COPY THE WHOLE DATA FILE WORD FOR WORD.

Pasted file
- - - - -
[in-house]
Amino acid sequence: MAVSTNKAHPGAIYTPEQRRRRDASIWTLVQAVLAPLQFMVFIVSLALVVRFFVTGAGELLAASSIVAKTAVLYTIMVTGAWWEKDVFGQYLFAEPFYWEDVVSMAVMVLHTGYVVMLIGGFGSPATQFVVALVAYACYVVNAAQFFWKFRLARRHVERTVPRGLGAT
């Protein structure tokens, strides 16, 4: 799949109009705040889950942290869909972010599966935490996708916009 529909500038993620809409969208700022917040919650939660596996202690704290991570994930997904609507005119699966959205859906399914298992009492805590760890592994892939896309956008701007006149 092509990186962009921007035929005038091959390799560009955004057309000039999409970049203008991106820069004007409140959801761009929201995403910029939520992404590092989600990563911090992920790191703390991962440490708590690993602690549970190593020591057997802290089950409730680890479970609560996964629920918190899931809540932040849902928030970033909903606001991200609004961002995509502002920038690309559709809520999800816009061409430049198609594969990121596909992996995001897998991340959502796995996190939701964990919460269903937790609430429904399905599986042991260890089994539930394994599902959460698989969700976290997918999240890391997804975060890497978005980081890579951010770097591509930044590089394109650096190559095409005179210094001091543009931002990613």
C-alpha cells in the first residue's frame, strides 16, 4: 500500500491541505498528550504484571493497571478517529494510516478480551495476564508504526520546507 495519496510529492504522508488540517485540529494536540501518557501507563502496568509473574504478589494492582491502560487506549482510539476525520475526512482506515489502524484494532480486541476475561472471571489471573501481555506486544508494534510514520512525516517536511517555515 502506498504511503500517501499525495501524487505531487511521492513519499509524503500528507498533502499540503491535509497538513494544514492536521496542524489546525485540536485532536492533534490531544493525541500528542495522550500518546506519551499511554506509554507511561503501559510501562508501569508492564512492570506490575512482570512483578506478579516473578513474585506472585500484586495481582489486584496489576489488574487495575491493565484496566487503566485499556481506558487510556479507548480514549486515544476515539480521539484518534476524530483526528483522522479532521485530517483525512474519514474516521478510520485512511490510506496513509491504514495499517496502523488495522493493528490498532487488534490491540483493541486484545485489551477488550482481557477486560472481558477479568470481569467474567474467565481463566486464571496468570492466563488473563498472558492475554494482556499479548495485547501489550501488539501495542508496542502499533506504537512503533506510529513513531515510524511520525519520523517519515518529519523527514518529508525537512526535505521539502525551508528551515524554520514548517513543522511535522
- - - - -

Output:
[in-house]
Amino acid sequence: MAVSTNKAHPGAIYTPEQRRRRDASIWTLVQAVLAPLQFMVFIVSLALVVRFFVTGAGELLAASSIVAKTAVLYTIMVTGAWWEKDVFGQYLFAEPFYWEDVVSMAVMVLHTGYVVMLIGGFGSPATQFVVALVAYACYVVNAAQFFWKFRLARRHVERTVPRGLGAT
């Protein structure tokens, strides 16, 4: 799949109009705040889950942290869909972010599966935490996708916009 529909500038993620809409969208700022917040919650939660596996202690704290991570994930997904609507005119699966959205859906399914298992009492805590760890592994892939896309956008701007006149 092509990186962009921007035929005038091959390799560009955004057309000039999409970049203008991106820069004007409140959801761009929201995403910029939520992404590092989600990563911090992920790191703390991962440490708590690993602690549970190593020591057997802290089950409730680890479970609560996964629920918190899931809540932040849902928030970033909903606001991200609004961002995509502002920038690309559709809520999800816009061409430049198609594969990121596909992996995001897998991340959502796995996190939701964990919460269903937790609430429904399905599986042991260890089994539930394994599902959460698989969700976290997918999240890391997804975060890497978005980081890579951010770097591509930044590089394109650096190559095409005179210094001091543009931002990613």
C-alpha cells in the first residue's frame, strides 16, 4: 500500500491541505498528550504484571493497571478517529494510516478480551495476564508504526520546507 495519496510529492504522508488540517485540529494536540501518557501507563502496568509473574504478589494492582491502560487506549482510539476525520475526512482506515489502524484494532480486541476475561472471571489471573501481555506486544508494534510514520512525516517536511517555515 502506498504511503500517501499525495501524487505531487511521492513519499509524503500528507498533502499540503491535509497538513494544514492536521496542524489546525485540536485532536492533534490531544493525541500528542495522550500518546506519551499511554506509554507511561503501559510501562508501569508492564512492570506490575512482570512483578506478579516473578513474585506472585500484586495481582489486584496489576489488574487495575491493565484496566487503566485499556481506558487510556479507548480514549486515544476515539480521539484518534476524530483526528483522522479532521485530517483525512474519514474516521478510520485512511490510506496513509491504514495499517496502523488495522493493528490498532487488534490491540483493541486484545485489551477488550482481557477486560472481558477479568470481569467474567474467565481463566486464571496468570492466563488473563498472558492475554494482556499479548495485547501489550501488539501495542508496542502499533506504537512503533506510529513513531515510524511520525519520523517519515518529519523527514518529508525537512526535505521539502525551508528551515524554520514548517513543522511535522